Value optimization Strategic Strategic integration ERM has been developing for about 20 years. This graphic shows one path that ERM has followed. Or call it an ERM Conceptual Framework. The ERM processes start out in the bottom left with a program that is compliance based. The objective is to control risks. At this stage, there is usually very little connection between ERM and firm strategy. The next stage in development is ADD loss minimization focus. This means that There is identification of the largest risks and a more priortized approach based on the size of potential losses. Often in this stage, the main focus is to make sure that the risks taken by the firm are only the risks that the firm wants. A fully developed system will set aggregate loss limits and control risks to stay within those aggregate limits. The objective of a loss minimization system moves into Balance sheet protection with the focus on the larger risks that could impair the balance sheet. As managers focus on the largest risks, there is a natural growth of awareness of the relation between the size of the larger risks and the strategic importance of the activity that leads to that risk. The next two steps bring in the idea that risks can be actively managed. By managing, it means that the firm might take on risks that it ultimately might not want but has developed methods to actively manage their exposures to keep what they want to retain. Risk measurement is when the firm moves from separate measurements for each risk to broadly consistent measurements across all risks. Usually, these risk management and measurement systems have some significant costs for development and ongoing operations. These costs will at first be focused on the most strategically important risks. Ultimately the full risk measurement development is motivated by a a drive to consistency in approach to risk. A major focus in these stages is the pricing of risk. Active risk management is only possible if risks are priced within the firm at a level that is consistent with the markets where they will want to resell (or offset) their risks. Pricing ultimately means developing a position on the appropriate risk reward trade-offs. This is applied in this stage to the micro transaction level decision making. The Strategic Integration stage is when the information gathered in the prior stages now becomes usable and used in the strategic decision making process. Top mangement and the board now start to look at the risk reward information on a line of business and/or regional and/or legal entity basis. Firms at this stage of ERM development will often use RAROC style internal financial statements. They will look to optimize the joint risk reward position of the entire firm. This process becomes a major concern of the strategic decisionmaking process. Finally, in the ultimate stage of development, management moves to looking at the total franchise value. This look adjusts from a ratio approach of RAROC to an absolute value approach. This also can take into account multi year decisions and resultant revenues. Where the RAROC approach takes in only a single point in the risk curve, the value approach recognizes multiple points on the loss distribution that may affect value. A shift to value requires a clearer look at volume related issues also. Now, these six stages can be grouped into three major groups, Risk Controlling, Risk Trading and Risk Steering. And the developmental idea can be dropped to just think of these activities as three different parts of ERM, with different objectives. Risk Controlling Risk measurement Risk management Risk Steering Loss minimization Risk Trading Compliance Tactical Balance sheet protection Risk/return optimization Value creation Risk control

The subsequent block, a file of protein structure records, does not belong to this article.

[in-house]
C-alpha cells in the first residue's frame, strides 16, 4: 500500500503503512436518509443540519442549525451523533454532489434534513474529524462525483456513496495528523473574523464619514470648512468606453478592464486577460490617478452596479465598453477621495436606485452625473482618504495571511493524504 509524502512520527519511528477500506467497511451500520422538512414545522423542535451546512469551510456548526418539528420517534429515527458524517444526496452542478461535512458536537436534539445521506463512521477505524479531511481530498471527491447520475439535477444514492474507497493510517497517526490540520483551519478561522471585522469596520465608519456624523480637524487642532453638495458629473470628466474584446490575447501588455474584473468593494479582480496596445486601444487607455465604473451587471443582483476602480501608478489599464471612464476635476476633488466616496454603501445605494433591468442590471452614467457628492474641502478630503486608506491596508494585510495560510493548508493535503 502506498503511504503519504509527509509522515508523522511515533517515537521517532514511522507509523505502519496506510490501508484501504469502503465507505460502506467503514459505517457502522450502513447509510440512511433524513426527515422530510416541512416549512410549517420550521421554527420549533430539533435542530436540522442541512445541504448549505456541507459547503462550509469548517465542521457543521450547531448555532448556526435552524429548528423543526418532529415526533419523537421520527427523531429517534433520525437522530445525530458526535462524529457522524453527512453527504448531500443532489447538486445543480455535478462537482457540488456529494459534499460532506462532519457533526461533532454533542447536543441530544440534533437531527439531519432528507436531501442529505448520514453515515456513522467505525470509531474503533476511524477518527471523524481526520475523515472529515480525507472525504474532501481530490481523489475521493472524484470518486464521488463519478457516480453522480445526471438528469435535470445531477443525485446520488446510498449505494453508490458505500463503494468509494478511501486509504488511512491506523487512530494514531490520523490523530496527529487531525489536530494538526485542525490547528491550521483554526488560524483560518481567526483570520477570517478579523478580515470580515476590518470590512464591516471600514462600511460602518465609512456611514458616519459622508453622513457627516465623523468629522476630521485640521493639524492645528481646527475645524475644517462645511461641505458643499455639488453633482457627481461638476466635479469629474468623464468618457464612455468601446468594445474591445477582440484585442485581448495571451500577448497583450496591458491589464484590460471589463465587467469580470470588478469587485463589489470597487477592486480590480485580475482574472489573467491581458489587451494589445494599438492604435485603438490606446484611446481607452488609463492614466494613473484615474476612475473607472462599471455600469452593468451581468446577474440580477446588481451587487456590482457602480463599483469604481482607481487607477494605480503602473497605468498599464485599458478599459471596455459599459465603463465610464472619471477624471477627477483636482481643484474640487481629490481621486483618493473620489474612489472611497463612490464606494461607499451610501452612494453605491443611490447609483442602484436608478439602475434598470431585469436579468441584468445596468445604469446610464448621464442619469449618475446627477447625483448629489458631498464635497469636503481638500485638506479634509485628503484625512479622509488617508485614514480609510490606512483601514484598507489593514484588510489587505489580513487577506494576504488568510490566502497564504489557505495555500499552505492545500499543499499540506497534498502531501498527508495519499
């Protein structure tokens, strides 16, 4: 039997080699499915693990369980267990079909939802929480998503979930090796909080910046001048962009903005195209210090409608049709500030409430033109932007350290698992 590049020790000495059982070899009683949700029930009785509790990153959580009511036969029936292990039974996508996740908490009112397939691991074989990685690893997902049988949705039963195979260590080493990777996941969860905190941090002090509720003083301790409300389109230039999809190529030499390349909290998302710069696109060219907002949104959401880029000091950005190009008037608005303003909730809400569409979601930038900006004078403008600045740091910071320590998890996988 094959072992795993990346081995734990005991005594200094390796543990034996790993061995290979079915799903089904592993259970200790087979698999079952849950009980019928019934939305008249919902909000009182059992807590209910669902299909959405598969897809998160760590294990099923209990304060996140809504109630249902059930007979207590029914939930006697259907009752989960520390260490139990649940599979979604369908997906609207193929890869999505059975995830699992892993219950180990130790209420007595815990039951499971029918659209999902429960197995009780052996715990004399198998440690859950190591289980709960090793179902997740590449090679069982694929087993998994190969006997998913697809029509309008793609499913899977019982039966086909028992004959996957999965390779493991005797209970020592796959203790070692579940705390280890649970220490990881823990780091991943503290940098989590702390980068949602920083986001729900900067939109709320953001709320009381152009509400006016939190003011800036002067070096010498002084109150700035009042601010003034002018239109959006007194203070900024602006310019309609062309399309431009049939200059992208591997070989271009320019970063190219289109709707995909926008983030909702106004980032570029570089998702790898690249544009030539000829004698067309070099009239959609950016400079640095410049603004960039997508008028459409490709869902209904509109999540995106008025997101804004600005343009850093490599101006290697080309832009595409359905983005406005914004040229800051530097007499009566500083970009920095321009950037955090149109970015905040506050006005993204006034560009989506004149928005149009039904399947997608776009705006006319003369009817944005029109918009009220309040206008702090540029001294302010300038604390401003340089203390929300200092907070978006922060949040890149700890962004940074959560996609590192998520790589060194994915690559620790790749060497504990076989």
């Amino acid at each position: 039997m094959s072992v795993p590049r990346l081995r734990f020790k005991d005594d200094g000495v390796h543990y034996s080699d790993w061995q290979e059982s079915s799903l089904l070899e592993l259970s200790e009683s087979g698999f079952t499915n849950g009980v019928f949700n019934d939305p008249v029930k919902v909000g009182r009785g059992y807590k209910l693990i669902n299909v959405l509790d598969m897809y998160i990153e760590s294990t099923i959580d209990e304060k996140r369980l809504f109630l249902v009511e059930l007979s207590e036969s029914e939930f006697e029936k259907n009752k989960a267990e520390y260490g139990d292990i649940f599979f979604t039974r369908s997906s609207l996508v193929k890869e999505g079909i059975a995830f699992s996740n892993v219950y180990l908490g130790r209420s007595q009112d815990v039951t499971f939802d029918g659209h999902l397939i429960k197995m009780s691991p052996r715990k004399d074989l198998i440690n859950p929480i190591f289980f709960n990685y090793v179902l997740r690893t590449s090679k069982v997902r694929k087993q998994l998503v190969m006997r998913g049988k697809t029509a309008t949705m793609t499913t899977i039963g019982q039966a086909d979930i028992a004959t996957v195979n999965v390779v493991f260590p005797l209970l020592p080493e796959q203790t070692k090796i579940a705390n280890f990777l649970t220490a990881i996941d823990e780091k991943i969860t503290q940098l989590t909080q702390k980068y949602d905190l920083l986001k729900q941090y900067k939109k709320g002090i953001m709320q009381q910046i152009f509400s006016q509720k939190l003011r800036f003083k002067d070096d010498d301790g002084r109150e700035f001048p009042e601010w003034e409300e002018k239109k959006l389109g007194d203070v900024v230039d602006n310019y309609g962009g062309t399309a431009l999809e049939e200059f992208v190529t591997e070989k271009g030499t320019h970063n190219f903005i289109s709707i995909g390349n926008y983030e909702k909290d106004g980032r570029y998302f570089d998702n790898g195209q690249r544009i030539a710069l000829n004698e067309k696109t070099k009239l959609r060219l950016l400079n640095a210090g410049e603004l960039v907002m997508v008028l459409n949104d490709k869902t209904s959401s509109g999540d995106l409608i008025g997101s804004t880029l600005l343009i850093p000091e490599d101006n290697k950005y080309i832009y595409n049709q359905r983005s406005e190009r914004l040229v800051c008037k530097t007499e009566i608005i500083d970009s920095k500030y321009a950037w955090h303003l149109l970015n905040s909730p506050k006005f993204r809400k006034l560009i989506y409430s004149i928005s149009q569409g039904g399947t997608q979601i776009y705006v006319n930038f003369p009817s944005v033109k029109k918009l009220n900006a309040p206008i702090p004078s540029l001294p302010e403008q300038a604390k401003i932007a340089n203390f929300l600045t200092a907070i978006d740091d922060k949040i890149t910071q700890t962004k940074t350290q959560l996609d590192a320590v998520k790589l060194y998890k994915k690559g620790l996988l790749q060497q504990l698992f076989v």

29 Scope of ERM Risk Controlling Limit exposures and therefore losses